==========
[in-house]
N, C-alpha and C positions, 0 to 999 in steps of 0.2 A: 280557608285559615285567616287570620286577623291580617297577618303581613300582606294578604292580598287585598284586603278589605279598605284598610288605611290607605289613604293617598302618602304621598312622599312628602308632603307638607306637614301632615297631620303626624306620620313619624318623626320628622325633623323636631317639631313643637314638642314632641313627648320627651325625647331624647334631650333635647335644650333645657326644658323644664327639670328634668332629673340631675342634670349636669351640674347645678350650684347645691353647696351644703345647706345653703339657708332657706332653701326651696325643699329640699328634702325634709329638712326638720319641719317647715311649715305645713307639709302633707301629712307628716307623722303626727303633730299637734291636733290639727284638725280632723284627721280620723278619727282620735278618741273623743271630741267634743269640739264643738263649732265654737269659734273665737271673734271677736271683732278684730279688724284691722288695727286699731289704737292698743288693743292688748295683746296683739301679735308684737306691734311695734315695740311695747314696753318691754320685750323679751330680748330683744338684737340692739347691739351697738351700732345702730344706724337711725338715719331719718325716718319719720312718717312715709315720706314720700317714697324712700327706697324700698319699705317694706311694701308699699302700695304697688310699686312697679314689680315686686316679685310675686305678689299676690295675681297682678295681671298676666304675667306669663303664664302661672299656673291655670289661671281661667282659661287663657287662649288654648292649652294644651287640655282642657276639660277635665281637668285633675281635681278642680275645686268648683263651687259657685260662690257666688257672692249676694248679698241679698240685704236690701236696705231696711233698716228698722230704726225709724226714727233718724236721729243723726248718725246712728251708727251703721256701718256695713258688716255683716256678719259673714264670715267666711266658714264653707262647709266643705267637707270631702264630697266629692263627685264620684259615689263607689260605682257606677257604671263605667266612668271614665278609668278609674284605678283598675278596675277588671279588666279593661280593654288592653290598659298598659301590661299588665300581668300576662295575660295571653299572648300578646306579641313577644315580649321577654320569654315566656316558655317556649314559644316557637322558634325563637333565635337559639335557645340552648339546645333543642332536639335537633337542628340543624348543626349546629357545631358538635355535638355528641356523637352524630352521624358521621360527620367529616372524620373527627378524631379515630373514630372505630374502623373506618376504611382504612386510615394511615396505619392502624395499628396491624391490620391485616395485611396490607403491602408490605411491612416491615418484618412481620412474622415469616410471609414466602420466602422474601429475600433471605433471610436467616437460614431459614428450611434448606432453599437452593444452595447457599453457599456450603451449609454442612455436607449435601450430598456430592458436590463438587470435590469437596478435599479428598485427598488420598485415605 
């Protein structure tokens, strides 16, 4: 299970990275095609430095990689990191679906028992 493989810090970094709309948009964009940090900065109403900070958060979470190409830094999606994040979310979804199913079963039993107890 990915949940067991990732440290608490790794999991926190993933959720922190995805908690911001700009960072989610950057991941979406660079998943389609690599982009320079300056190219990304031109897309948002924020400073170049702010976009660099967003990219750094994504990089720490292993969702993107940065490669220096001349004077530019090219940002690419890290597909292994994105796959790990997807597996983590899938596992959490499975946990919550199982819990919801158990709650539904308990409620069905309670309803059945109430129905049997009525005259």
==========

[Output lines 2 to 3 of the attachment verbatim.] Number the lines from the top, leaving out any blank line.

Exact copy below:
N, C-alpha and C positions, 0 to 999 in steps of 0.2 A: 280557608285559615285567616287570620286577623291580617297577618303581613300582606294578604292580598287585598284586603278589605279598605284598610288605611290607605289613604293617598302618602304621598312622599312628602308632603307638607306637614301632615297631620303626624306620620313619624318623626320628622325633623323636631317639631313643637314638642314632641313627648320627651325625647331624647334631650333635647335644650333645657326644658323644664327639670328634668332629673340631675342634670349636669351640674347645678350650684347645691353647696351644703345647706345653703339657708332657706332653701326651696325643699329640699328634702325634709329638712326638720319641719317647715311649715305645713307639709302633707301629712307628716307623722303626727303633730299637734291636733290639727284638725280632723284627721280620723278619727282620735278618741273623743271630741267634743269640739264643738263649732265654737269659734273665737271673734271677736271683732278684730279688724284691722288695727286699731289704737292698743288693743292688748295683746296683739301679735308684737306691734311695734315695740311695747314696753318691754320685750323679751330680748330683744338684737340692739347691739351697738351700732345702730344706724337711725338715719331719718325716718319719720312718717312715709315720706314720700317714697324712700327706697324700698319699705317694706311694701308699699302700695304697688310699686312697679314689680315686686316679685310675686305678689299676690295675681297682678295681671298676666304675667306669663303664664302661672299656673291655670289661671281661667282659661287663657287662649288654648292649652294644651287640655282642657276639660277635665281637668285633675281635681278642680275645686268648683263651687259657685260662690257666688257672692249676694248679698241679698240685704236690701236696705231696711233698716228698722230704726225709724226714727233718724236721729243723726248718725246712728251708727251703721256701718256695713258688716255683716256678719259673714264670715267666711266658714264653707262647709266643705267637707270631702264630697266629692263627685264620684259615689263607689260605682257606677257604671263605667266612668271614665278609668278609674284605678283598675278596675277588671279588666279593661280593654288592653290598659298598659301590661299588665300581668300576662295575660295571653299572648300578646306579641313577644315580649321577654320569654315566656316558655317556649314559644316557637322558634325563637333565635337559639335557645340552648339546645333543642332536639335537633337542628340543624348543626349546629357545631358538635355535638355528641356523637352524630352521624358521621360527620367529616372524620373527627378524631379515630373514630372505630374502623373506618376504611382504612386510615394511615396505619392502624395499628396491624391490620391485616395485611396490607403491602408490605411491612416491615418484618412481620412474622415469616410471609414466602420466602422474601429475600433471605433471610436467616437460614431459614428450611434448606432453599437452593444452595447457599453457599456450603451449609454442612455436607449435601450430598456430592458436590463438587470435590469437596478435599479428598485427598488420598485415605 
């Protein structure tokens, strides 16, 4: 299970990275095609430095990689990191679906028992 493989810090970094709309948009964009940090900065109403900070958060979470190409830094999606994040979310979804199913079963039993107890 990915949940067991990732440290608490790794999991926190993933959720922190995805908690911001700009960072989610950057991941979406660079998943389609690599982009320079300056190219990304031109897309948002924020400073170049702010976009660099967003990219750094994504990089720490292993969702993107940065490669220096001349004077530019090219940002690419890290597909292994994105796959790990997807597996983590899938596992959490499975946990919550199982819990919801158990709650539904308990409620069905309670309803059945109430129905049997009525005259």